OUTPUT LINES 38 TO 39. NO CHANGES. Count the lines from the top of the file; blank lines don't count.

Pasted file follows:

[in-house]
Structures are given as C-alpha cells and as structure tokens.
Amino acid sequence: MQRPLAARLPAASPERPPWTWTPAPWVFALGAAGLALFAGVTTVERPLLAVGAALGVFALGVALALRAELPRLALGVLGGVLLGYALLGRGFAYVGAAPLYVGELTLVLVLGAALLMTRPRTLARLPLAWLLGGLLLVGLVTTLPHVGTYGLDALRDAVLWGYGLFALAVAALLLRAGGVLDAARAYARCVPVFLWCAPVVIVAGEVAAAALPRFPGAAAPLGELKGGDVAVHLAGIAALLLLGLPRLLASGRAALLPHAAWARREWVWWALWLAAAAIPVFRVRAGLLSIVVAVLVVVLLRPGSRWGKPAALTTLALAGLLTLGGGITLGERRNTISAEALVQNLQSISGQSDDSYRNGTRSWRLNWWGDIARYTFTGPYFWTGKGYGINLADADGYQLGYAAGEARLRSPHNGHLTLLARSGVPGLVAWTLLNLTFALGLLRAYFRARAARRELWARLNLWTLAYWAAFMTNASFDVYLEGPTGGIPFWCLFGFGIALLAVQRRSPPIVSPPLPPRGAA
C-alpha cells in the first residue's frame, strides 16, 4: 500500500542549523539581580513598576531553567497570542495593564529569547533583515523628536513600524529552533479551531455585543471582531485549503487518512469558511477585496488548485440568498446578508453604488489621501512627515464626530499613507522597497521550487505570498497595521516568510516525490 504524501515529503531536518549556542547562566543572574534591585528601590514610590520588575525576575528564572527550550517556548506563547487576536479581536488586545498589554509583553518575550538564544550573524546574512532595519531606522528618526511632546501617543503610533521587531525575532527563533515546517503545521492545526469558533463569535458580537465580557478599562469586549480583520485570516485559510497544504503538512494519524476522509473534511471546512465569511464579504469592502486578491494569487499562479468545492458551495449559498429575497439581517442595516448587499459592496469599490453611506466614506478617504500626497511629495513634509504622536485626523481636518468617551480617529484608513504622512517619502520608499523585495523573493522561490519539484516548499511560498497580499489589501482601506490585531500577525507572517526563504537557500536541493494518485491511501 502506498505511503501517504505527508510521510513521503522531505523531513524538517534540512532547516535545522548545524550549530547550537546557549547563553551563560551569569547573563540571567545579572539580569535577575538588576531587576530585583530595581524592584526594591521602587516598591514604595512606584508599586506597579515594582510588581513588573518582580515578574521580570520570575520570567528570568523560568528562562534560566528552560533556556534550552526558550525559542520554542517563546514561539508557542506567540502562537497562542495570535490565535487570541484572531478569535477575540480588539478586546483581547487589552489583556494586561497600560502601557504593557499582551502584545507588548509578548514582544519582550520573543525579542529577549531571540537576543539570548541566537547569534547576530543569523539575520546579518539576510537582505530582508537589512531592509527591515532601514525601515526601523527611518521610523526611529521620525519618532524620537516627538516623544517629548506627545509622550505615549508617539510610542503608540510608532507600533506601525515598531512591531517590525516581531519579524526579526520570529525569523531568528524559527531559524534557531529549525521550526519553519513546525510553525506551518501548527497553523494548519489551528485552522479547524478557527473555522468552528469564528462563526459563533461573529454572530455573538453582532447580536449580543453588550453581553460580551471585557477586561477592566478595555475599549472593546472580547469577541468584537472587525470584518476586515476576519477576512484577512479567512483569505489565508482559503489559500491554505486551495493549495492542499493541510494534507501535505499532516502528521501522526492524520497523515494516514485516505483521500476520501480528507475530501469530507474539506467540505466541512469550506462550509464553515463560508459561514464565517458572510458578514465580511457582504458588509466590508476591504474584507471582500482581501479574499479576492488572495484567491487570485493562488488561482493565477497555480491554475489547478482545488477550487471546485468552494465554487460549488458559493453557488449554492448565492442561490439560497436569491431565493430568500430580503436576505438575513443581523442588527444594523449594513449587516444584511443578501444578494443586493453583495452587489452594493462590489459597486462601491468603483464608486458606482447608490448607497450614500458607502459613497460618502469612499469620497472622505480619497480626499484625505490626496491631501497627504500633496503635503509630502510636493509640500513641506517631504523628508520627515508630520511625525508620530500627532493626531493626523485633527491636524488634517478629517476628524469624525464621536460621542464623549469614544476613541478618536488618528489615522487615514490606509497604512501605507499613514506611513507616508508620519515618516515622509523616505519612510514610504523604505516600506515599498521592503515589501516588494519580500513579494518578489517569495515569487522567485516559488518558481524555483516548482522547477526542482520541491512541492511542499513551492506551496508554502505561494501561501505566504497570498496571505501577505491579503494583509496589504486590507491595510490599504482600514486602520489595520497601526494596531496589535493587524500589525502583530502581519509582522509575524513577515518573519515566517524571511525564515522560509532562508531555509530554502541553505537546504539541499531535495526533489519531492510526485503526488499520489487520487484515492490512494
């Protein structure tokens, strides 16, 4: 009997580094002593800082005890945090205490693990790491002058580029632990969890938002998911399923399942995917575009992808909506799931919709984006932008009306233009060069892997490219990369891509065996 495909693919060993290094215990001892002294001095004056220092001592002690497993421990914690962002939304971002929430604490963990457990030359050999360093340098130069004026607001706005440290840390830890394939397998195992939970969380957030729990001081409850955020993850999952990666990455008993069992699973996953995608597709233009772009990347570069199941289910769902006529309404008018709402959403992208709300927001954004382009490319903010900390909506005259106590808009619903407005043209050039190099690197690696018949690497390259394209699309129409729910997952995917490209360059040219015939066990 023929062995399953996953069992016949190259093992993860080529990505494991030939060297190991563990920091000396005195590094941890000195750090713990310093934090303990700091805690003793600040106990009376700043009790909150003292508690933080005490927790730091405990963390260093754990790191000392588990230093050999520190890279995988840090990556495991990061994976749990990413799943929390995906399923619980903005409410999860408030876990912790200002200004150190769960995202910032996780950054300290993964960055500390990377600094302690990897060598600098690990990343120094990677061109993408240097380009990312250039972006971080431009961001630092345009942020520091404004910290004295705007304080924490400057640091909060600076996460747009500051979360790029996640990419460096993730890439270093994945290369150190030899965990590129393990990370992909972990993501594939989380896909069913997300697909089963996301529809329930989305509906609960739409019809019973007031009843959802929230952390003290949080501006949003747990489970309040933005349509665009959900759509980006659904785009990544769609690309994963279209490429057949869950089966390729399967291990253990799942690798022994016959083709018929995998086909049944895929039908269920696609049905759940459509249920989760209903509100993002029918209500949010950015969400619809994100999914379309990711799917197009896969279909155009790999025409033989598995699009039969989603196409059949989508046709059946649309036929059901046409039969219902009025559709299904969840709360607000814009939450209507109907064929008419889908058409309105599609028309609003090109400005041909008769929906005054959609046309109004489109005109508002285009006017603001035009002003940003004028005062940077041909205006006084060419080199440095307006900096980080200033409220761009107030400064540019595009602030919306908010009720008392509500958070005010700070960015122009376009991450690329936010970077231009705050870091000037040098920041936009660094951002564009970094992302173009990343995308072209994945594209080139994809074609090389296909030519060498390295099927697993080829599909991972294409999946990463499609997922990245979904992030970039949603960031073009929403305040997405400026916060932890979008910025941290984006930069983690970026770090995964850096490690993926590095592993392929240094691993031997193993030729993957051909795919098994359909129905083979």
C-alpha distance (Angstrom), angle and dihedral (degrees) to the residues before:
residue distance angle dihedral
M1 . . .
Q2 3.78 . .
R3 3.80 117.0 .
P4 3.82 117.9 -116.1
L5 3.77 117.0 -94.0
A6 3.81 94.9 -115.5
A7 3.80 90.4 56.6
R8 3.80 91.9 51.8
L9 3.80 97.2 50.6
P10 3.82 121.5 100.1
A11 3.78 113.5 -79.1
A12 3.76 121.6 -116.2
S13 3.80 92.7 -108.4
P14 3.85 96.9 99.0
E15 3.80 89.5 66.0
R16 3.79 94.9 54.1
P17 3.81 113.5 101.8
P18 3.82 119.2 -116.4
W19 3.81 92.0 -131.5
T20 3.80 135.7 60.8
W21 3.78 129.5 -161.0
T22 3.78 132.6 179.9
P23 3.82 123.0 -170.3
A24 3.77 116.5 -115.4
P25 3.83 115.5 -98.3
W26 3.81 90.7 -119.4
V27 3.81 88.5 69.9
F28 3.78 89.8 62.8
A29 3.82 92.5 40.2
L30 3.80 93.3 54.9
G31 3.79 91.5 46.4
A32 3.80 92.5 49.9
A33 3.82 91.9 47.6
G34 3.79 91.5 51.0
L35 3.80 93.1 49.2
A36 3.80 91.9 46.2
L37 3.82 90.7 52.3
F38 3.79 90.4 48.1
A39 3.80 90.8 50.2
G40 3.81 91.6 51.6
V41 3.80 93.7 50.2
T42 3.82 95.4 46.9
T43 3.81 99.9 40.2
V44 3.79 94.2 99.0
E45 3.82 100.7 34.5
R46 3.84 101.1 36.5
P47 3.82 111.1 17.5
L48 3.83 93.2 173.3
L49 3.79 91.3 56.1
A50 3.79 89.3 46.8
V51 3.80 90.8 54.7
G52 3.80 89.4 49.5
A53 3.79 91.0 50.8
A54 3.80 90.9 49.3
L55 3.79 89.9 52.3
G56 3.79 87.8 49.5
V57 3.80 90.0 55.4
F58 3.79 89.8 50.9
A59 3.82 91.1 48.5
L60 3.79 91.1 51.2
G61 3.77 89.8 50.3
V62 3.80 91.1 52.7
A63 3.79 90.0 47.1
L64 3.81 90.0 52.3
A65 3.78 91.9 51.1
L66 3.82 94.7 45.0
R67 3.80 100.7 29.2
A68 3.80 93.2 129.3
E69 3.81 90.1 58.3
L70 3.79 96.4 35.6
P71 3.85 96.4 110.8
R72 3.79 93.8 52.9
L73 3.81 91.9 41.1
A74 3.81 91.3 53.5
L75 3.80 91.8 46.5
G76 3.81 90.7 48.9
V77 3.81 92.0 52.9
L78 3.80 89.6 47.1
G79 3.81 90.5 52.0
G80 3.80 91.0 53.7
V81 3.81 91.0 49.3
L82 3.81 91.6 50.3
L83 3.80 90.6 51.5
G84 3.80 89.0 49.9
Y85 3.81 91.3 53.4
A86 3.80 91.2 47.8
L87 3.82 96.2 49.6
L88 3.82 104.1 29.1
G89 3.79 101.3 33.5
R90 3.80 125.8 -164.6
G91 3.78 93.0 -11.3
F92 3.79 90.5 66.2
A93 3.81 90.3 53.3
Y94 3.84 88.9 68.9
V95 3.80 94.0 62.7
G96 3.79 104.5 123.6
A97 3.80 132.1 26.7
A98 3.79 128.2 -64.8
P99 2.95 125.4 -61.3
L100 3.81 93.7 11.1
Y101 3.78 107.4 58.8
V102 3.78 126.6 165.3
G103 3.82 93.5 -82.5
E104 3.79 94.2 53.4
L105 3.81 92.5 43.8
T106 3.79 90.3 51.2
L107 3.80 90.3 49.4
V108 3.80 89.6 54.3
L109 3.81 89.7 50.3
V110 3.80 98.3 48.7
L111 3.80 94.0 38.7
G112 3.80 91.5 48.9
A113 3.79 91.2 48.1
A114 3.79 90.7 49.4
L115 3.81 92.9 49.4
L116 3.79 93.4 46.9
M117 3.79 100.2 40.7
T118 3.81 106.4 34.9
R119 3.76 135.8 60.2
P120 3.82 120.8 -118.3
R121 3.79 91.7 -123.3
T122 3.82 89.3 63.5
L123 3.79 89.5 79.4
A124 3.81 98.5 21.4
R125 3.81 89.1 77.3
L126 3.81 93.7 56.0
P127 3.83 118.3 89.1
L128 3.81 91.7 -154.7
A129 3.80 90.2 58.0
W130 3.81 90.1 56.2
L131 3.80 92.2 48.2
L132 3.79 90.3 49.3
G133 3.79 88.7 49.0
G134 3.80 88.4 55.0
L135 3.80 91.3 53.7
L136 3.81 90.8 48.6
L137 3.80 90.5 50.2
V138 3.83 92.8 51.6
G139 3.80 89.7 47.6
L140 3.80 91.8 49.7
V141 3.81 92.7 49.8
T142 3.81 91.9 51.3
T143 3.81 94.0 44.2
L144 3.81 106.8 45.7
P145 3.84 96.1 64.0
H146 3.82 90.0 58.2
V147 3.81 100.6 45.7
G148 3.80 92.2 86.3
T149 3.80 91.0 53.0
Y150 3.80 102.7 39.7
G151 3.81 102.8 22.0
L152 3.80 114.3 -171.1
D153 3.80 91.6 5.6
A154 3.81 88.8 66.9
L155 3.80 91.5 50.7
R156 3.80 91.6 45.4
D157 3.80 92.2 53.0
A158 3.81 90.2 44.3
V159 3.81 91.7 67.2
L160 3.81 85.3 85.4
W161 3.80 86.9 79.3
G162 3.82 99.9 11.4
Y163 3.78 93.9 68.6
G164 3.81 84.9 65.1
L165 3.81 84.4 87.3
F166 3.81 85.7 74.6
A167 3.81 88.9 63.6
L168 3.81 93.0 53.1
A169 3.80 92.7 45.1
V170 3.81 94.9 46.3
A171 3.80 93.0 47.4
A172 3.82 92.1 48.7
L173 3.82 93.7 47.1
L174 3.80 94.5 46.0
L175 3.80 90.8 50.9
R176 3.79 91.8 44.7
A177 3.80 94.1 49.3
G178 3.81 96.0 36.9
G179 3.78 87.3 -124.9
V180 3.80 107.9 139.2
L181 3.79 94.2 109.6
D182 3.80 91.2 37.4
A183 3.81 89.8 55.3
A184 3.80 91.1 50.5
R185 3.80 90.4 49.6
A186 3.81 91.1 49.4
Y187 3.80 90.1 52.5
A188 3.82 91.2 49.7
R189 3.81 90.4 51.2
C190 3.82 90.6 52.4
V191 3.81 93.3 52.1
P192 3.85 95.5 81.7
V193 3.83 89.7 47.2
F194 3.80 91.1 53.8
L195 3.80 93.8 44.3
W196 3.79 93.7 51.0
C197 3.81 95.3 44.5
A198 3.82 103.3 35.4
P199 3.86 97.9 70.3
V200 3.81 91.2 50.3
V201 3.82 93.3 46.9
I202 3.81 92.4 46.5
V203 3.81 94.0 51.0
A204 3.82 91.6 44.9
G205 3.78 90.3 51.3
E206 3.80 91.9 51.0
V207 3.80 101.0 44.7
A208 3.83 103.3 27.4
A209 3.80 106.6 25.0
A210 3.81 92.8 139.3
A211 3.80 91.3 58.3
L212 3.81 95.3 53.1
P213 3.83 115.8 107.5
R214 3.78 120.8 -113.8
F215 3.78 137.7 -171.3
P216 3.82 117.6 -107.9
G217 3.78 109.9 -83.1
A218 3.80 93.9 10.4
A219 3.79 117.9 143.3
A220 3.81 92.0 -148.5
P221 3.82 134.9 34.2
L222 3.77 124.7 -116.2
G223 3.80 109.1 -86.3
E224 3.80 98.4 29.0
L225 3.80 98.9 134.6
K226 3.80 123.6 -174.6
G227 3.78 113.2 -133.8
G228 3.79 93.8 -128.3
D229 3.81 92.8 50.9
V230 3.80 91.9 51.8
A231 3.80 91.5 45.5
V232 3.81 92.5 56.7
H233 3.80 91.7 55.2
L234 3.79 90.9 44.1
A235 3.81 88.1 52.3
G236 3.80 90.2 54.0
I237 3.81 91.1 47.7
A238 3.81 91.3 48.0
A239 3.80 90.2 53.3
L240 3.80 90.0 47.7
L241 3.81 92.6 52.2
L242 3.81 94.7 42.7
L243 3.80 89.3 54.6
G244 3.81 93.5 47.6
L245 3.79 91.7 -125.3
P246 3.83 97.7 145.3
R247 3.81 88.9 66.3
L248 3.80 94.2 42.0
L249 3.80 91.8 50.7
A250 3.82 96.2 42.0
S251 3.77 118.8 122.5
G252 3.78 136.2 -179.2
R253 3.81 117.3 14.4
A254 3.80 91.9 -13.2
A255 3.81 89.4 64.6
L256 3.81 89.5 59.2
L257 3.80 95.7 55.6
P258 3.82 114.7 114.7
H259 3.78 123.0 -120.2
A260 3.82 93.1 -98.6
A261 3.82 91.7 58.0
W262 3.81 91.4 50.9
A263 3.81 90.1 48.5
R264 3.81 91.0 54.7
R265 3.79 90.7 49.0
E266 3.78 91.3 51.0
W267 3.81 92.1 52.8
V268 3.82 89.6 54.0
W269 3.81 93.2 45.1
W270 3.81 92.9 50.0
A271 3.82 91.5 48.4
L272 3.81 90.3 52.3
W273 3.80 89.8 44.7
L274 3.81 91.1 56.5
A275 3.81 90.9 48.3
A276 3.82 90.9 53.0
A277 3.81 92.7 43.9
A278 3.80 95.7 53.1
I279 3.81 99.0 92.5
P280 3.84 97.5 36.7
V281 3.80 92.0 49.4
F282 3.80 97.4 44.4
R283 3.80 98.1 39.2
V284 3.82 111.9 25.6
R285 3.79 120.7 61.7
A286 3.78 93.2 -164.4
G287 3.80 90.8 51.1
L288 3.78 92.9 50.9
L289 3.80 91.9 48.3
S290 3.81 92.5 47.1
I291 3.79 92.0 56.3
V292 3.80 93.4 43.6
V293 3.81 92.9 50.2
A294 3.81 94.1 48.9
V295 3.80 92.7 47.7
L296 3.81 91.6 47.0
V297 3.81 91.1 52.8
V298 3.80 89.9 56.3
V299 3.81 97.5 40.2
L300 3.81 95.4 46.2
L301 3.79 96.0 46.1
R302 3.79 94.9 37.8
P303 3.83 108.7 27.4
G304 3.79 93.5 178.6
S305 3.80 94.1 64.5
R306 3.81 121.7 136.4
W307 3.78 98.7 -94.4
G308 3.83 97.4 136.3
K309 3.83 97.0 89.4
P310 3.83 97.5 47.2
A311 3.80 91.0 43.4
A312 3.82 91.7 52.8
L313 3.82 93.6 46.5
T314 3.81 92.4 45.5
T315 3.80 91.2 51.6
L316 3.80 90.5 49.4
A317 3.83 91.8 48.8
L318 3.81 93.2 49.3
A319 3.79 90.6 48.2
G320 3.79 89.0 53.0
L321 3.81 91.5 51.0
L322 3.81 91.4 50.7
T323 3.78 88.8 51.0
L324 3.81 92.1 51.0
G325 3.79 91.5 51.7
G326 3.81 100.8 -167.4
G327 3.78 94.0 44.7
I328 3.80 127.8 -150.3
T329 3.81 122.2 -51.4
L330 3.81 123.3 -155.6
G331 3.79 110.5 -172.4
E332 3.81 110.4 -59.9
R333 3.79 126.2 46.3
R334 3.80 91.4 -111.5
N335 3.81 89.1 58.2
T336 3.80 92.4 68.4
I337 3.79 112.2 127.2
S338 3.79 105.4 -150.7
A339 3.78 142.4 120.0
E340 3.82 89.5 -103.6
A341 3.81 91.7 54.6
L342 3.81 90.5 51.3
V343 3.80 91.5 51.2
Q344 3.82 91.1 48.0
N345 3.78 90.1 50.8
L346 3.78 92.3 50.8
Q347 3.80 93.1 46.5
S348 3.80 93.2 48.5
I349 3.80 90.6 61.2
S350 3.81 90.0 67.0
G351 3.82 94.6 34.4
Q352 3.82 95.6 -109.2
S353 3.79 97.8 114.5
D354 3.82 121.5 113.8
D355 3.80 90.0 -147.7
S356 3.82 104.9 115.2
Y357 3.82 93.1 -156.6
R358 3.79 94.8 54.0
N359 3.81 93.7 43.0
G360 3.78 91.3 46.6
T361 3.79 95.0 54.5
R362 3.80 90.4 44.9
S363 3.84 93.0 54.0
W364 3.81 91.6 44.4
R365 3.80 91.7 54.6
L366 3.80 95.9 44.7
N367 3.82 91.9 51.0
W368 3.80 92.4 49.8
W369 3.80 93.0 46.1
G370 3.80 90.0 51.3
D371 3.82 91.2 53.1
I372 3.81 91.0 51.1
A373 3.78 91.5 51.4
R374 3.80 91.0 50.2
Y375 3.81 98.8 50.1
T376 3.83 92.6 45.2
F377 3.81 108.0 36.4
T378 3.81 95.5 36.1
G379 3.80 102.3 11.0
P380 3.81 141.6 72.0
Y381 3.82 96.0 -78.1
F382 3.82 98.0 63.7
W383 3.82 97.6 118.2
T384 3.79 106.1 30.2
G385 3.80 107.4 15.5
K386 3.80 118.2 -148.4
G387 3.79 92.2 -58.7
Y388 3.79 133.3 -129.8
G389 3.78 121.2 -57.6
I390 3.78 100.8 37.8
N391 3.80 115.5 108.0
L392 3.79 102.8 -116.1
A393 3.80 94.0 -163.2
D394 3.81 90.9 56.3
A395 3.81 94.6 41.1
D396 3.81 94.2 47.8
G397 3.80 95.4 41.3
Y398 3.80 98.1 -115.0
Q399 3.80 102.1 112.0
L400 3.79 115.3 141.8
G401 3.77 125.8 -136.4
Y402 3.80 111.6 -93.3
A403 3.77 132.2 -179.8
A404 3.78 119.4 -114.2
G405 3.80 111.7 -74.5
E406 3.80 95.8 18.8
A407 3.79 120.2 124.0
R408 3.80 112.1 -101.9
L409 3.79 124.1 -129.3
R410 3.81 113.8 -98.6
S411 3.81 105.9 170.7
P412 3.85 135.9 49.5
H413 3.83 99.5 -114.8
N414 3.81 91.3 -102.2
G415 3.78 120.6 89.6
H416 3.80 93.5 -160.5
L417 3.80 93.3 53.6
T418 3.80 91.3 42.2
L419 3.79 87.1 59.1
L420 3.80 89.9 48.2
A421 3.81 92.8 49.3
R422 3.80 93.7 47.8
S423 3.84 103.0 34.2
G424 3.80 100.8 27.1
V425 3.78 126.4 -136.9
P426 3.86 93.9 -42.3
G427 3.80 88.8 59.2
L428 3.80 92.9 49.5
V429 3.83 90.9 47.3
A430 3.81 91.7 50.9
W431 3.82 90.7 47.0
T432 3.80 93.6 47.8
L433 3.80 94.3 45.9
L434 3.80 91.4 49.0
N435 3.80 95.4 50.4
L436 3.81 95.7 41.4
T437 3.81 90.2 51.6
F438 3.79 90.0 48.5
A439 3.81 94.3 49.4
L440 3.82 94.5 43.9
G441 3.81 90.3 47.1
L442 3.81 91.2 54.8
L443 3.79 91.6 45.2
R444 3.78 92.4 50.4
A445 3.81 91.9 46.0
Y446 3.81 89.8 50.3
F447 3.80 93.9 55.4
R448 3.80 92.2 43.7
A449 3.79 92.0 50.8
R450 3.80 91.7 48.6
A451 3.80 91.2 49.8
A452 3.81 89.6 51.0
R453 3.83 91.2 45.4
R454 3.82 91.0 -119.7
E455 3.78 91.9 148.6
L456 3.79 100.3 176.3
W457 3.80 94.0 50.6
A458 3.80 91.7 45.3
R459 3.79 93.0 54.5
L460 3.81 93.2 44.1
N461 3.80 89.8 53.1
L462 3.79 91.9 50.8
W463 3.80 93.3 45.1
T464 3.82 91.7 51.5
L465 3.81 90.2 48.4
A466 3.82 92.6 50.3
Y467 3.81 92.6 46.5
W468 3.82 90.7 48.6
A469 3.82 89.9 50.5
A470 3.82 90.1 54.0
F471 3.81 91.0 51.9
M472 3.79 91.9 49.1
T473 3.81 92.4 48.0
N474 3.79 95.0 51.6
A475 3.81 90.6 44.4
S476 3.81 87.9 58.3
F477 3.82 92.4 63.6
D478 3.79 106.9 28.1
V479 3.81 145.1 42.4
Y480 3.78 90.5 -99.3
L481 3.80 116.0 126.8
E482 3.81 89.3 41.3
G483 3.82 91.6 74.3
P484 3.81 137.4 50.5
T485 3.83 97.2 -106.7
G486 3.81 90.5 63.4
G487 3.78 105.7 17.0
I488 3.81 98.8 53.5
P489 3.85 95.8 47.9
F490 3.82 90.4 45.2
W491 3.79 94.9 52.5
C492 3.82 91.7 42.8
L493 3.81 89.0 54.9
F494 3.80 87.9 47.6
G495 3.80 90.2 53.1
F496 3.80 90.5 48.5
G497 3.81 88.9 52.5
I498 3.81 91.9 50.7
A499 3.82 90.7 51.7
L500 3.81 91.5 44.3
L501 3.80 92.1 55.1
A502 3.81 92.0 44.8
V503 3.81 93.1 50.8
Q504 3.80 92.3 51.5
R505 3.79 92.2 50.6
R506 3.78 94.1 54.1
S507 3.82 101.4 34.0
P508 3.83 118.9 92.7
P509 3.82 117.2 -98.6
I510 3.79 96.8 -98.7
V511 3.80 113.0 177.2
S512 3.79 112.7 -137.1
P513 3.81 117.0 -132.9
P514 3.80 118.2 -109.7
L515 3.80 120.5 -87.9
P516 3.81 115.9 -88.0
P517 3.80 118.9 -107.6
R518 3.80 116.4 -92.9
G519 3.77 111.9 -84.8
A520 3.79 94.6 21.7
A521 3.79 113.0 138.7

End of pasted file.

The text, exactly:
G31 3.79 91.5 46.4
A32 3.80 92.5 49.9